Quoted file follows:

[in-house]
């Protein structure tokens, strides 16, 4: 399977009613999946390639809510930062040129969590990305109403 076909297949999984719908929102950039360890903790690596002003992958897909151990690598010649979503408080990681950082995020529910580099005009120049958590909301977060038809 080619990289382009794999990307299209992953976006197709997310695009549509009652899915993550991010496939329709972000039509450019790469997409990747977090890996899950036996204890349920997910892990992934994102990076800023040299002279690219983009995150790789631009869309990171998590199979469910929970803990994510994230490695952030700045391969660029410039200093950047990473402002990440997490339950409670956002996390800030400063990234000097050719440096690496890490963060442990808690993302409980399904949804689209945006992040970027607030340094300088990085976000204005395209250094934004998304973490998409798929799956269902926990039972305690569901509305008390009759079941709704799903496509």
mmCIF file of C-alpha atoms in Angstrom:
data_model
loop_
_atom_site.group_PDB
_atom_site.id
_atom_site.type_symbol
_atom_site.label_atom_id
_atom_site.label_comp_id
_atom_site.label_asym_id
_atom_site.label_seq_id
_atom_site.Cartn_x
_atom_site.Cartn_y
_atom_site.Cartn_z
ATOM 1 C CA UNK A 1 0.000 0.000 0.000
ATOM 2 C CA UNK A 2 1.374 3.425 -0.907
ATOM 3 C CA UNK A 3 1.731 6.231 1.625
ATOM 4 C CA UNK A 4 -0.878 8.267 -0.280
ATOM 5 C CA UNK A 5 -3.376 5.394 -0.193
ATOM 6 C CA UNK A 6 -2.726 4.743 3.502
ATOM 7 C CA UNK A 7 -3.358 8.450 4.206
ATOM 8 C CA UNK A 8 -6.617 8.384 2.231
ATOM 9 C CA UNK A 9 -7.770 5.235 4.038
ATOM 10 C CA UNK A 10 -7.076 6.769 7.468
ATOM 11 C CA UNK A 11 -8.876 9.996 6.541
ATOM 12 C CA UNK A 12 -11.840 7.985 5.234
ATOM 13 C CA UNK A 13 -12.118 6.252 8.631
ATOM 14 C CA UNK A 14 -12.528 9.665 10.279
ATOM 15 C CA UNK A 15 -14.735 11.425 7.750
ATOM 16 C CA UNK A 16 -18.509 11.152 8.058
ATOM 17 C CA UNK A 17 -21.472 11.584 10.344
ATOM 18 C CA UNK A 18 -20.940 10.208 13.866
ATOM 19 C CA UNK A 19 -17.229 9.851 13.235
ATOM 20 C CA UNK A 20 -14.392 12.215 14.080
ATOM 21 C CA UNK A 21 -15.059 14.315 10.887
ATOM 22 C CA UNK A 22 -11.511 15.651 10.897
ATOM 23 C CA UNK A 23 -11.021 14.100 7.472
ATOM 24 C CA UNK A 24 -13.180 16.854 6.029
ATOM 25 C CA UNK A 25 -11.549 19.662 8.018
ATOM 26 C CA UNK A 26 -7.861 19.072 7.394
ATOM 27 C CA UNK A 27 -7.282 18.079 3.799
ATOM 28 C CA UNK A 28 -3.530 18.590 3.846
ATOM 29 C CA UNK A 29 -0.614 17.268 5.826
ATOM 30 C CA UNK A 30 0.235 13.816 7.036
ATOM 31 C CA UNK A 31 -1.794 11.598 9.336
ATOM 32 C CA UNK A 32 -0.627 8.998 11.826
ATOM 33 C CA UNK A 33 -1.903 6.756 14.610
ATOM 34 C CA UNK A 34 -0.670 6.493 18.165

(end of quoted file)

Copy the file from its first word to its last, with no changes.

[in-house]
């Protein structure tokens, strides 16, 4: 399977009613999946390639809510930062040129969590990305109403 076909297949999984719908929102950039360890903790690596002003992958897909151990690598010649979503408080990681950082995020529910580099005009120049958590909301977060038809 080619990289382009794999990307299209992953976006197709997310695009549509009652899915993550991010496939329709972000039509450019790469997409990747977090890996899950036996204890349920997910892990992934994102990076800023040299002279690219983009995150790789631009869309990171998590199979469910929970803990994510994230490695952030700045391969660029410039200093950047990473402002990440997490339950409670956002996390800030400063990234000097050719440096690496890490963060442990808690993302409980399904949804689209945006992040970027607030340094300088990085976000204005395209250094934004998304973490998409798929799956269902926990039972305690569901509305008390009759079941709704799903496509």
mmCIF file of C-alpha atoms in Angstrom:
data_model
loop_
_atom_site.group_PDB
_atom_site.id
_atom_site.type_symbol
_atom_site.label_atom_id
_atom_site.label_comp_id
_atom_site.label_asym_id
_atom_site.label_seq_id
_atom_site.Cartn_x
_atom_site.Cartn_y
_atom_site.Cartn_z
ATOM 1 C CA UNK A 1 0.000 0.000 0.000
ATOM 2 C CA UNK A 2 1.374 3.425 -0.907
ATOM 3 C CA UNK A 3 1.731 6.231 1.625
ATOM 4 C CA UNK A 4 -0.878 8.267 -0.280
ATOM 5 C CA UNK A 5 -3.376 5.394 -0.193
ATOM 6 C CA UNK A 6 -2.726 4.743 3.502
ATOM 7 C CA UNK A 7 -3.358 8.450 4.206
ATOM 8 C CA UNK A 8 -6.617 8.384 2.231
ATOM 9 C CA UNK A 9 -7.770 5.235 4.038
ATOM 10 C CA UNK A 10 -7.076 6.769 7.468
ATOM 11 C CA UNK A 11 -8.876 9.996 6.541
ATOM 12 C CA UNK A 12 -11.840 7.985 5.234
ATOM 13 C CA UNK A 13 -12.118 6.252 8.631
ATOM 14 C CA UNK A 14 -12.528 9.665 10.279
ATOM 15 C CA UNK A 15 -14.735 11.425 7.750
ATOM 16 C CA UNK A 16 -18.509 11.152 8.058
ATOM 17 C CA UNK A 17 -21.472 11.584 10.344
ATOM 18 C CA UNK A 18 -20.940 10.208 13.866
ATOM 19 C CA UNK A 19 -17.229 9.851 13.235
ATOM 20 C CA UNK A 20 -14.392 12.215 14.080
ATOM 21 C CA UNK A 21 -15.059 14.315 10.887
ATOM 22 C CA UNK A 22 -11.511 15.651 10.897
ATOM 23 C CA UNK A 23 -11.021 14.100 7.472
ATOM 24 C CA UNK A 24 -13.180 16.854 6.029
ATOM 25 C CA UNK A 25 -11.549 19.662 8.018
ATOM 26 C CA UNK A 26 -7.861 19.072 7.394
ATOM 27 C CA UNK A 27 -7.282 18.079 3.799
ATOM 28 C CA UNK A 28 -3.530 18.590 3.846
ATOM 29 C CA UNK A 29 -0.614 17.268 5.826
ATOM 30 C CA UNK A 30 0.235 13.816 7.036
ATOM 31 C CA UNK A 31 -1.794 11.598 9.336
ATOM 32 C CA UNK A 32 -0.627 8.998 11.826
ATOM 33 C CA UNK A 33 -1.903 6.756 14.610
ATOM 34 C CA UNK A 34 -0.670 6.493 18.165